Tech-Talk; The Memory Card Dilemma; Speed And Class, Explained

Editor’s Note: From time to time we open these pages to product and technical managers within various companies to help explain matters that we feel need clarification, whether it be the explanation of marketing jargon or an inside look at new technological advances. This month we take a look at speed and class ratings in SD cards.

Eric Bone
Vice President of Retail
Product Marketing
SanDisk Corporation

It starts out as a simple errand: buying a memory card for your new digital camera. Yet there are many matters to take into consideration for D-SLR owners, chief among which is how to match a particular card to your camera in order to max out its performance and speed capabilities.

This short guide is intended to describe common card performance measurements and explain how these metrics give you the ability to make the most of your D-SLR. Many users mistakenly assume that their camera is the only reason for slow performance when it’s actually the combination of camera and card that dictates performance speed.

SD flash memory card performance is measured in two ways: speed rating and class rating. Only SD cards (including SDHC, microSD, and microSDHC cards) provide class and speed measurements on the card face. Understanding the differences between these ratings is the first step in selecting the card that will best suit your needs.

Speed Rating: Burst Rate And Speed
The speed rating (e.g., 20MB/s) measures the maximum sequential speed that data can be written to the memory card and transferred to a host device. Speed rating is also referred to as “read/write speed” or “data-transfer rate.”

Speed rating says “this card will read/write to but no faster than xMB/s.”

Cards that write faster minimize lag time between shots when utilizing continuous shooting (Burst mode) on advanced camera models.

Class Rating: Video Use
The class rating (e.g., C2, C4, etc.) measures the minimum sustained speed required for recording a constant rate of video onto the card. A card’s class rating number corresponds to the minimum guaranteed data transfer rate measured in megabytes per second. Class 2 cards are designed for a minimum sustained transfer rate of 2MB/s, while Class 10 cards are designed for a minimum sustained transfer rate of 10MB/s, though the performance might be lower depending on the camera used.

Class rating guarantees “this card will record video content no slower than xMB/s.”

Taken together, class and speed ratings provide you with an SD card’s overall speed range, which is crucial in selecting a card that meets your specific usage requirements. For example, the SanDisk Extreme SDHC card has a Class 10 rating and a maximum read/write speed of 30MB/s. These two performance measurements tell you that the card should record a video stream no slower than 10MB/s and a data burst of photos at up to 30MB/s.

Matching Card And Camera
For the purposes of this discussion, flash memory imaging cards are used in two ways: capturing still images or recording video. Speed and class ratings tell how well a card performs one or both of those tasks. Speed ratings are used to indicate photographic performance, while class ratings are used to indicate video-recording performance.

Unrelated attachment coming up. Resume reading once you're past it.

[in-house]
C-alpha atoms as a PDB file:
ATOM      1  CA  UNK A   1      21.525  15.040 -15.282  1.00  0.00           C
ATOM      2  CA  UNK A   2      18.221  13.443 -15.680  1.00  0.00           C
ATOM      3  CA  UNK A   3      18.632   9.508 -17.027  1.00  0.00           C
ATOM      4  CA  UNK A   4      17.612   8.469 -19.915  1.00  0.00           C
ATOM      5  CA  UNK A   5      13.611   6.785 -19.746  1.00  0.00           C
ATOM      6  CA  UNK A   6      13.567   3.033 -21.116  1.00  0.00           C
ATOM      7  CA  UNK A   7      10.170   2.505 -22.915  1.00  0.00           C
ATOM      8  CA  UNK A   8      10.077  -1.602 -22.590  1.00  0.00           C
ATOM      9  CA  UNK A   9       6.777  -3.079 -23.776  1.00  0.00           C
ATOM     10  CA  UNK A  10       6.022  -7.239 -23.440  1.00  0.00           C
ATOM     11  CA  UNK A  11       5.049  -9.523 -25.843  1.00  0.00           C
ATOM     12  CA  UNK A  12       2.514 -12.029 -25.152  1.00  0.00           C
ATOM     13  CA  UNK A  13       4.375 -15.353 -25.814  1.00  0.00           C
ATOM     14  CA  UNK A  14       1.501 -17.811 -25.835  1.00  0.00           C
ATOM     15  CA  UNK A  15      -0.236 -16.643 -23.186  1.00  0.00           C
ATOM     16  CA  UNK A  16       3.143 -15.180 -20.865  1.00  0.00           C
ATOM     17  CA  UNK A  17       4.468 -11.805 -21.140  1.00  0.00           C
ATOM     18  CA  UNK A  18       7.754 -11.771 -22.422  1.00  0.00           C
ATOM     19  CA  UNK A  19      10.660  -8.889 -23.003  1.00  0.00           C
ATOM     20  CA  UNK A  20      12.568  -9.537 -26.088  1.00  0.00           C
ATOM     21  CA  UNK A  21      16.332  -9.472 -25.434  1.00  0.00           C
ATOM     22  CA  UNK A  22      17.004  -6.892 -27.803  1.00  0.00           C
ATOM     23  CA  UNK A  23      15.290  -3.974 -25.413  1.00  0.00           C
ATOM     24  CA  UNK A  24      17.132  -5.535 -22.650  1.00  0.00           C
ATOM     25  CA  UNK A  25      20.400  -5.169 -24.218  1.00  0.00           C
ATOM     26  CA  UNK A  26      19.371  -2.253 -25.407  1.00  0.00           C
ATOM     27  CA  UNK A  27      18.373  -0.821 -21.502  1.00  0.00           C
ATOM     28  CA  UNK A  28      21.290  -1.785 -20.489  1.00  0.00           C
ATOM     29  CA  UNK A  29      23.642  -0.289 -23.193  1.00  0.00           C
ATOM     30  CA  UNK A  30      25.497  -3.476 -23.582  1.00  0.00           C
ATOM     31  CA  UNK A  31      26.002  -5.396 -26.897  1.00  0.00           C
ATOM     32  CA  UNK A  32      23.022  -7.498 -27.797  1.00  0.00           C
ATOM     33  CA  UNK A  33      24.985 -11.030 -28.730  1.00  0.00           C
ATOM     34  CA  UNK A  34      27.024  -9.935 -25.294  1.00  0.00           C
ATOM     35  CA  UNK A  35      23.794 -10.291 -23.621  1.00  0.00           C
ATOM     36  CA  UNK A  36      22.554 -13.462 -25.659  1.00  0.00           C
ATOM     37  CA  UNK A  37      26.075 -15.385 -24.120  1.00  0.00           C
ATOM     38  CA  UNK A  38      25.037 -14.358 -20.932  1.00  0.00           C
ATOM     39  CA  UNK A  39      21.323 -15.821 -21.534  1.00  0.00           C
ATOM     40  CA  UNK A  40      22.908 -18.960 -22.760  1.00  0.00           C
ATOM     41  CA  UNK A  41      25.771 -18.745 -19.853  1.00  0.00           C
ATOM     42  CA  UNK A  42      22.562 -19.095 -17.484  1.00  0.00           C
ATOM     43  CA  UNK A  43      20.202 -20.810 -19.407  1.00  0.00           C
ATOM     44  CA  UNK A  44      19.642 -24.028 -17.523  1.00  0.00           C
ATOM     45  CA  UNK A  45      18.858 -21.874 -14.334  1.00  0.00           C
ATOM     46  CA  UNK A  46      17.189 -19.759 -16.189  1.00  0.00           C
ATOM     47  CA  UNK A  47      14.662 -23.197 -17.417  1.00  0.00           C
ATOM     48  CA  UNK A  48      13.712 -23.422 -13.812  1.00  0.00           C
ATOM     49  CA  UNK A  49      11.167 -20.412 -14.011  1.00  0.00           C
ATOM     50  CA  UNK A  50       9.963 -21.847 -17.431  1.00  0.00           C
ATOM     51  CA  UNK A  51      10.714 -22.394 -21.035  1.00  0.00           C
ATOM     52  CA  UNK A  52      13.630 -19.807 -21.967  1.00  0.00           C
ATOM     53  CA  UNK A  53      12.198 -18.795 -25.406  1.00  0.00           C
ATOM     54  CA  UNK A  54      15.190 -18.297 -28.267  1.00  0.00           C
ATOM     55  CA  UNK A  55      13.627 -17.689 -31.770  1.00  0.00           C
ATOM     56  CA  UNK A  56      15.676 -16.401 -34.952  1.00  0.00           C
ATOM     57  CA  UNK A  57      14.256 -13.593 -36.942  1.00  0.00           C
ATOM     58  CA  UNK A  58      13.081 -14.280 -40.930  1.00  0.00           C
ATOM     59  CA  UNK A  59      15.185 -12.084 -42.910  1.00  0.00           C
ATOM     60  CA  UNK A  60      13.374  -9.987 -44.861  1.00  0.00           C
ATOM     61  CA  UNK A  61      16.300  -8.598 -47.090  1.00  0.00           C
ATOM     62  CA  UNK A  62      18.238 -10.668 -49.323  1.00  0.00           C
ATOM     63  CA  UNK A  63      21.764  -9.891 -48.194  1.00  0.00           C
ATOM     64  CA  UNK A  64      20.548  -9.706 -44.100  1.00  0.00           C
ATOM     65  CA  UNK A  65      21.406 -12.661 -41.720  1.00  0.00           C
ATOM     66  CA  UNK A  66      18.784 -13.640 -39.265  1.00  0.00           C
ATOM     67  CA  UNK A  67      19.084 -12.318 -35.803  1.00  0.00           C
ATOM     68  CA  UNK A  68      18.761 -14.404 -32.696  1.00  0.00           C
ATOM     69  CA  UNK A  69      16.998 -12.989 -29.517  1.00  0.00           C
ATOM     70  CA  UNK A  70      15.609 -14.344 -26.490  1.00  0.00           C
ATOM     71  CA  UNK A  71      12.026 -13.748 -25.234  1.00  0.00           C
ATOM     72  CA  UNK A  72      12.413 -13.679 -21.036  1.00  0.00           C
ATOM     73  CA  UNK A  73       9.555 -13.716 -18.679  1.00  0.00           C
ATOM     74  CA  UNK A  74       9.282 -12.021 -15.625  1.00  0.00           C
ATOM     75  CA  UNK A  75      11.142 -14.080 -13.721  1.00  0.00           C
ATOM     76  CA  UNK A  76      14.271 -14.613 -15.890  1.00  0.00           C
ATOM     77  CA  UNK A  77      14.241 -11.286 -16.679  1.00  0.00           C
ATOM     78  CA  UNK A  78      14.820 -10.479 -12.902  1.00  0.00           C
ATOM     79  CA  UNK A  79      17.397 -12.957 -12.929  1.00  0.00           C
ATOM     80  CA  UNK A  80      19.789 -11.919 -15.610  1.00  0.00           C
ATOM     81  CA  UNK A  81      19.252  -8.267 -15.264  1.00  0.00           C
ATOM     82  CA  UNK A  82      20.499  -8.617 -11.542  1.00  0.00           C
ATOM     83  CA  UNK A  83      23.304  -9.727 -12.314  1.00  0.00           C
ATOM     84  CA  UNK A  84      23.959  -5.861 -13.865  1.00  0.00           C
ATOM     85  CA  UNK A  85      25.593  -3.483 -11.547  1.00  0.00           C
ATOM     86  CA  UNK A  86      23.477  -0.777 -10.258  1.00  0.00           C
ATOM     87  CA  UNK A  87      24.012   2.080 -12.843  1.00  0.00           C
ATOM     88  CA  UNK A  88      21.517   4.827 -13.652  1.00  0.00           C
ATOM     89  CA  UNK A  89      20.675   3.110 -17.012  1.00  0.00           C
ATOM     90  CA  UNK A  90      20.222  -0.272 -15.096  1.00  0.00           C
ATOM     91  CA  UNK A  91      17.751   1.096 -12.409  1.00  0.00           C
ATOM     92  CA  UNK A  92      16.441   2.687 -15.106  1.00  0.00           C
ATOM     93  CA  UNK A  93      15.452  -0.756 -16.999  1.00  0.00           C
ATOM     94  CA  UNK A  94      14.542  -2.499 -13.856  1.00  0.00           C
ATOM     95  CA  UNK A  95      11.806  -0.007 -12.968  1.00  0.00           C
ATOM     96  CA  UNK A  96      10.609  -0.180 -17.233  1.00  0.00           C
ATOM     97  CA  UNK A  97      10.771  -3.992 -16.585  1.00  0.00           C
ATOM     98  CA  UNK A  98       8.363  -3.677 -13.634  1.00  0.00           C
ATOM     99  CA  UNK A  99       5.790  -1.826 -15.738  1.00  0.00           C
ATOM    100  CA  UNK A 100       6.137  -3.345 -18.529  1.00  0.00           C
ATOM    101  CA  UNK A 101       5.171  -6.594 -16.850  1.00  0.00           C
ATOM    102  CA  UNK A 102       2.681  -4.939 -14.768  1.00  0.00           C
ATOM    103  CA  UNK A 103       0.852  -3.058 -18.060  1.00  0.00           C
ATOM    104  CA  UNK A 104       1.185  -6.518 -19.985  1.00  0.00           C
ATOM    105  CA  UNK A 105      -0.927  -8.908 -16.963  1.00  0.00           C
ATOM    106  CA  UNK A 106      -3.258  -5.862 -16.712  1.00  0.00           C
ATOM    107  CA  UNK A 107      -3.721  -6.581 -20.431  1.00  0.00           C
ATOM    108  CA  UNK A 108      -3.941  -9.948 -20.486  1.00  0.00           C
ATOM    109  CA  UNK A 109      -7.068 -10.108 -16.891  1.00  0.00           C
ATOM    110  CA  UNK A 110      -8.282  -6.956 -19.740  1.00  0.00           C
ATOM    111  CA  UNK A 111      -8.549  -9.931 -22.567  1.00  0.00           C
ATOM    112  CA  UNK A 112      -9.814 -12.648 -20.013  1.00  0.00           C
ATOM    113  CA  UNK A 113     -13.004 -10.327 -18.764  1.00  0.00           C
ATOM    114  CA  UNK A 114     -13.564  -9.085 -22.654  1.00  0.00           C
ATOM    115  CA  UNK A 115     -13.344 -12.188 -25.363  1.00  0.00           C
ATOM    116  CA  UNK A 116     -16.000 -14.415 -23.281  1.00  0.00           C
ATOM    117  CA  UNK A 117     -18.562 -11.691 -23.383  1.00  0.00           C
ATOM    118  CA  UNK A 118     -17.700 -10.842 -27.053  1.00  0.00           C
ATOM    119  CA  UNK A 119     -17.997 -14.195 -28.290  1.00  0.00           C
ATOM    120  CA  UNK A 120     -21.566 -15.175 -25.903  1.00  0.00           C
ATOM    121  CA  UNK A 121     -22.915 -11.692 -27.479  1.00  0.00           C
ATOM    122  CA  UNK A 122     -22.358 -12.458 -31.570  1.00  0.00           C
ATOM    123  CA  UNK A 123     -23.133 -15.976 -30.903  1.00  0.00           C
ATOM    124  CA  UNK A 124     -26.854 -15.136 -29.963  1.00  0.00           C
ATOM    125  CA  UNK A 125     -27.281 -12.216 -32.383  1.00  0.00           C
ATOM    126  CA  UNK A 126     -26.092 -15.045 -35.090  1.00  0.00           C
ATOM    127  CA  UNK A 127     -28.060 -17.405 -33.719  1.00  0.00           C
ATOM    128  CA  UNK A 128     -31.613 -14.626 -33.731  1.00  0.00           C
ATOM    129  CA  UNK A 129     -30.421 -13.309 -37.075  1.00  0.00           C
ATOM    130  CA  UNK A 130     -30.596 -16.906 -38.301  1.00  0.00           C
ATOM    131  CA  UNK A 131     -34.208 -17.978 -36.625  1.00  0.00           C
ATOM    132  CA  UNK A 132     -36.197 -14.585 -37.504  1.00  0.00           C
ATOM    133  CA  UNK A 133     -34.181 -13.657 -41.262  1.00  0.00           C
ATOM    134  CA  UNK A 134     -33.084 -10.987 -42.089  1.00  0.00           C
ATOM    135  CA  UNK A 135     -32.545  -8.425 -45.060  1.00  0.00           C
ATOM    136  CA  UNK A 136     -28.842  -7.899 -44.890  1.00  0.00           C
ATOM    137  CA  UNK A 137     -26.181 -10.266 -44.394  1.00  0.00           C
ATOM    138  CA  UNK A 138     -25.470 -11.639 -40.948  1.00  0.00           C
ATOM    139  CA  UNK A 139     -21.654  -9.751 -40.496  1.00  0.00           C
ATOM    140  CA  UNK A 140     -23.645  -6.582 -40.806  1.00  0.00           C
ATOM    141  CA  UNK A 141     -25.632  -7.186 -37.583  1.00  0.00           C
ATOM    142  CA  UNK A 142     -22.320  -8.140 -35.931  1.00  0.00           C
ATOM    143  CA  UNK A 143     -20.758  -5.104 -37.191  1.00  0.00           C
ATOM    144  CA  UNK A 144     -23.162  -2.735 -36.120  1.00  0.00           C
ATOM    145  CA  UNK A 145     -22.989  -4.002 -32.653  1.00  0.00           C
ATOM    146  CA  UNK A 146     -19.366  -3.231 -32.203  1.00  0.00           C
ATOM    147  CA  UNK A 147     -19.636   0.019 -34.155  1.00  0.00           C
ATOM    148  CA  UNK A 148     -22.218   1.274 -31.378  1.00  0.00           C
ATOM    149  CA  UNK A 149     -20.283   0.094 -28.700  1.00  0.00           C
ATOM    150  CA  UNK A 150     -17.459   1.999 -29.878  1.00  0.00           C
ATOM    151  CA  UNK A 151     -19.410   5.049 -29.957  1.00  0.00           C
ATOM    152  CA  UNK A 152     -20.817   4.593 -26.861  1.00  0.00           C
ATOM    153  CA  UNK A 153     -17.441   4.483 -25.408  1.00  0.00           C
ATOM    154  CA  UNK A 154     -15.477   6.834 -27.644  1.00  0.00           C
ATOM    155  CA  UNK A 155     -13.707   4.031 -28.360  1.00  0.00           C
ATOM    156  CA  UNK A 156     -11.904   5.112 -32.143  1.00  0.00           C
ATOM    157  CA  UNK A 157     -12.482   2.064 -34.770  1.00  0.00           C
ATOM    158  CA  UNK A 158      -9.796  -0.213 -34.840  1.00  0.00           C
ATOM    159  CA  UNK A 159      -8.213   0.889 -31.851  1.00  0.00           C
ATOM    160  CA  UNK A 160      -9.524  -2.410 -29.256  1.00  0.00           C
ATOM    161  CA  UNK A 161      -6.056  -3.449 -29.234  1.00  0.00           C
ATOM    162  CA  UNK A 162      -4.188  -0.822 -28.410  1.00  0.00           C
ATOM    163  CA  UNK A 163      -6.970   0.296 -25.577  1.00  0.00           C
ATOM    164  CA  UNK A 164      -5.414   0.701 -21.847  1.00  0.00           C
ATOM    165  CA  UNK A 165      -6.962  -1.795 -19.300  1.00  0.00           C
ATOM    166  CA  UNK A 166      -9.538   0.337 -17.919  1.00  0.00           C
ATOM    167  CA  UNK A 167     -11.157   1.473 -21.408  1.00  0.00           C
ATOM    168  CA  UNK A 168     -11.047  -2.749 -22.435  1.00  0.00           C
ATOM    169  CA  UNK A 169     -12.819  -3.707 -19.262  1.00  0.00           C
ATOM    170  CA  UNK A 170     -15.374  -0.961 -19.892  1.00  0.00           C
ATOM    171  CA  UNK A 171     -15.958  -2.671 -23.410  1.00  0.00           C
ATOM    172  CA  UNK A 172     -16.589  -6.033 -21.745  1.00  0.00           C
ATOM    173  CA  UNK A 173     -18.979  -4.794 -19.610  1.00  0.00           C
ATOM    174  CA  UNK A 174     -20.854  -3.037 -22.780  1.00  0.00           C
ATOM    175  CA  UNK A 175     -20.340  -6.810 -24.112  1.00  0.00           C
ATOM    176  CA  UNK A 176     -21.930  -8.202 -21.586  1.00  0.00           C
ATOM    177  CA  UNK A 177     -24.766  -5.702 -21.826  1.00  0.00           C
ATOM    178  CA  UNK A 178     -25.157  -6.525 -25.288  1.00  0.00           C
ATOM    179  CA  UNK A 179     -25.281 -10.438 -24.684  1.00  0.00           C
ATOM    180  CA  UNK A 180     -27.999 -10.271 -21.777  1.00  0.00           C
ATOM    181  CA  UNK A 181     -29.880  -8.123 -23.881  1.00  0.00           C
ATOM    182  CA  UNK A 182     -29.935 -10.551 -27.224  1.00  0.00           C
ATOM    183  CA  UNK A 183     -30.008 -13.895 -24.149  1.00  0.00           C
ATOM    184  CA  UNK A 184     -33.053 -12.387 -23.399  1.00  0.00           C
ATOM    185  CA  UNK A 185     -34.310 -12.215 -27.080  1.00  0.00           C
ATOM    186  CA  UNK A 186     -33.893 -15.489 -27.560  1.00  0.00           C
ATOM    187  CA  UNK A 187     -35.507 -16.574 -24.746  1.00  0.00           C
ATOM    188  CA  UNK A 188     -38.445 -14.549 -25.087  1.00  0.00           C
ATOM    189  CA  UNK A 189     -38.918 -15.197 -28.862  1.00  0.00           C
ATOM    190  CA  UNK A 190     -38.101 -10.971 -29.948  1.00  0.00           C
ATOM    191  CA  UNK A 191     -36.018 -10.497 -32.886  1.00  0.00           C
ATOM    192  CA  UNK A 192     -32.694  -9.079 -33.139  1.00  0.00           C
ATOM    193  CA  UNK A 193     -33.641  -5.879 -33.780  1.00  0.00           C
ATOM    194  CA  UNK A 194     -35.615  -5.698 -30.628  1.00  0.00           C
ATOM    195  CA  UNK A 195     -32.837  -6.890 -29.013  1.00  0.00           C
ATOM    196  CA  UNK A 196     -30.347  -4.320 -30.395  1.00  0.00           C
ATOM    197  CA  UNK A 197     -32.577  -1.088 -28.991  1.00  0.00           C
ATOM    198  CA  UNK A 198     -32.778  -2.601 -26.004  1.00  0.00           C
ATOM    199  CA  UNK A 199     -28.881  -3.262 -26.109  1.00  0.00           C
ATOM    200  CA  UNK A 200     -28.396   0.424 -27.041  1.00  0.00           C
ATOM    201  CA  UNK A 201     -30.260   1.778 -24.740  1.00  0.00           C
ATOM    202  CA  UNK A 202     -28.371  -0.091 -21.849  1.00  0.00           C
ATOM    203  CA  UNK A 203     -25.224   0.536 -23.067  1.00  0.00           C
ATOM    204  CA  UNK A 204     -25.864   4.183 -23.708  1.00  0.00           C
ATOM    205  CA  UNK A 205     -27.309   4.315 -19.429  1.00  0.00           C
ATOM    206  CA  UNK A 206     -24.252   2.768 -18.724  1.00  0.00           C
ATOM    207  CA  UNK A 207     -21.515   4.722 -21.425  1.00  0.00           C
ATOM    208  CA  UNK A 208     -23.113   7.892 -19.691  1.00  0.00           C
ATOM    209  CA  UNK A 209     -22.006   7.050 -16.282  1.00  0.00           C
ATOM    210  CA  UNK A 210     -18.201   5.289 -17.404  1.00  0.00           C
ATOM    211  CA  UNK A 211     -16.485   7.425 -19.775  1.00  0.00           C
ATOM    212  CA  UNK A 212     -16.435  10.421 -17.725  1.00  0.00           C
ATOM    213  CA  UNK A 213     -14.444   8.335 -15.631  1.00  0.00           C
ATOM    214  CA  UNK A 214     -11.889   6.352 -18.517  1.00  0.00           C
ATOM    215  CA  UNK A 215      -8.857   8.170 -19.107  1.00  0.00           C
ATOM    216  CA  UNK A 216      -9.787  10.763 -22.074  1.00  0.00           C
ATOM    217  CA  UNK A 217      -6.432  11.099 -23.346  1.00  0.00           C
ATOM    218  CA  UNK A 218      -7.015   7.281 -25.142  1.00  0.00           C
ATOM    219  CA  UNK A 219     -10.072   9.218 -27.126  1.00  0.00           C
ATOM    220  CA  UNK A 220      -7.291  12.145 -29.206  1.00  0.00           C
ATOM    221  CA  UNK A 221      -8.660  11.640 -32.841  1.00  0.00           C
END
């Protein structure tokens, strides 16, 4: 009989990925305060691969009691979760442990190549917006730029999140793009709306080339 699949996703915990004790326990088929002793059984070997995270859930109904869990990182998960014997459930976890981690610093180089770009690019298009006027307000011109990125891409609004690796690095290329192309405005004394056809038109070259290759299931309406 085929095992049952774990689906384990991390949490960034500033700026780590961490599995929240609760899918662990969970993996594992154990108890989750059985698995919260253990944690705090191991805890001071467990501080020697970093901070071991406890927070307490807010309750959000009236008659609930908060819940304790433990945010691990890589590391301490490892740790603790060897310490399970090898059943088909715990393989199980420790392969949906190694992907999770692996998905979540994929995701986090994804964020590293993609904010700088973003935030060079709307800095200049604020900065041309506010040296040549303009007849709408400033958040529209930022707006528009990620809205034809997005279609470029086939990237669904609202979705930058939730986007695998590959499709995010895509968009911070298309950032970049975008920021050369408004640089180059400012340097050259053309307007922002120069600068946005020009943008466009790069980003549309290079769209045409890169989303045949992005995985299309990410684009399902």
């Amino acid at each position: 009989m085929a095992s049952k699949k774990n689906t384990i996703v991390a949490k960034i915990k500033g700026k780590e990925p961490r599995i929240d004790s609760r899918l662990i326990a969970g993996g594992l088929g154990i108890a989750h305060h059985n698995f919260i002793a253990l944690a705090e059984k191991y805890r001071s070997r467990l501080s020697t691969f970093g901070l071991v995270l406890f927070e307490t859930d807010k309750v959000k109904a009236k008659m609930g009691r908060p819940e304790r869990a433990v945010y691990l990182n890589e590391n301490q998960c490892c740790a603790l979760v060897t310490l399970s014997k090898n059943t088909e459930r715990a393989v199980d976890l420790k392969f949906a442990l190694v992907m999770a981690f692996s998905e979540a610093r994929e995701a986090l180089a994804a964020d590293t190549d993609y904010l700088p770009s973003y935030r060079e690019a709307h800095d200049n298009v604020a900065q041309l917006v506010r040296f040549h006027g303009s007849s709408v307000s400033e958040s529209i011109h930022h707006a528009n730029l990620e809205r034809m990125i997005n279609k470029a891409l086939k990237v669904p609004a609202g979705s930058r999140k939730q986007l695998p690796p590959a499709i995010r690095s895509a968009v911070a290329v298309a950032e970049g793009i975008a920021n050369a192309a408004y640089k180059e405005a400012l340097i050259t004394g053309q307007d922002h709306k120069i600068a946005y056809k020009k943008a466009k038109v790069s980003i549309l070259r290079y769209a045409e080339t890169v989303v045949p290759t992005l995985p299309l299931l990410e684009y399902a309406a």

Camcorders and video-capable D-SLRs record video at a constant, sustained rate onto the memory card in order to avoid dropped frames that typically result in lost data and choppy playback. A camera’s class rating requirement (determined by the manufacturer) indicates the minimum speed needed to capture error-free video.

If a camera’s class rating requirement is 4, then a Class 4 memory card is needed in order for the device to record video properly. If a Class 2 card is used instead, then the device will likely display an error message indicating that video can only be recorded at a lower definition setting or that you need to get a higher class card.

If you want to record video, then you should select a card with an appropriate class rating. A video-recording device will penalize you for using a memory card that falls below the required class rating, but it won’t reward you if the card exceeds it. Read your device’s user manual to determine the manufacturer’s class rating recommendation. If the manual says that the device needs a Class 4 card, then buy a card with that class rating—no more, no less.

While it is important to understand the basics of class and speed ratings, some memory card makers simplify the process for you by including all of the necessary details on their packaging.

For example, the SanDisk Video HD card’s packaging clearly states the card’s class rating, the types of video it can record (Standard Definition, High Definition, Super High Definition, etc.), and the recording time for each of the various video formats.

ARTICLE CONTENTS
Share | |
COMMENTS
AJNY's picture

I've noticed that when I record movies from my point-and-shoot to the camera's memory card, I lose about a second at the end of each clip. For instance, a 10-second recording produces a 9-second clip; a 30-second recording produces a 29-second clip. And it's always the last second that gets lost.

Is that about the card speed, or is that just a natural lag-time between the camera recording and the card saving?

Obviously, the easy fix is to let the camera record for another second or two before stopping, but I'm curious about the cause of the clipped movie.

Thanks.

X
Enter your Shutterbug username.
Enter the password that accompanies your username.
Loading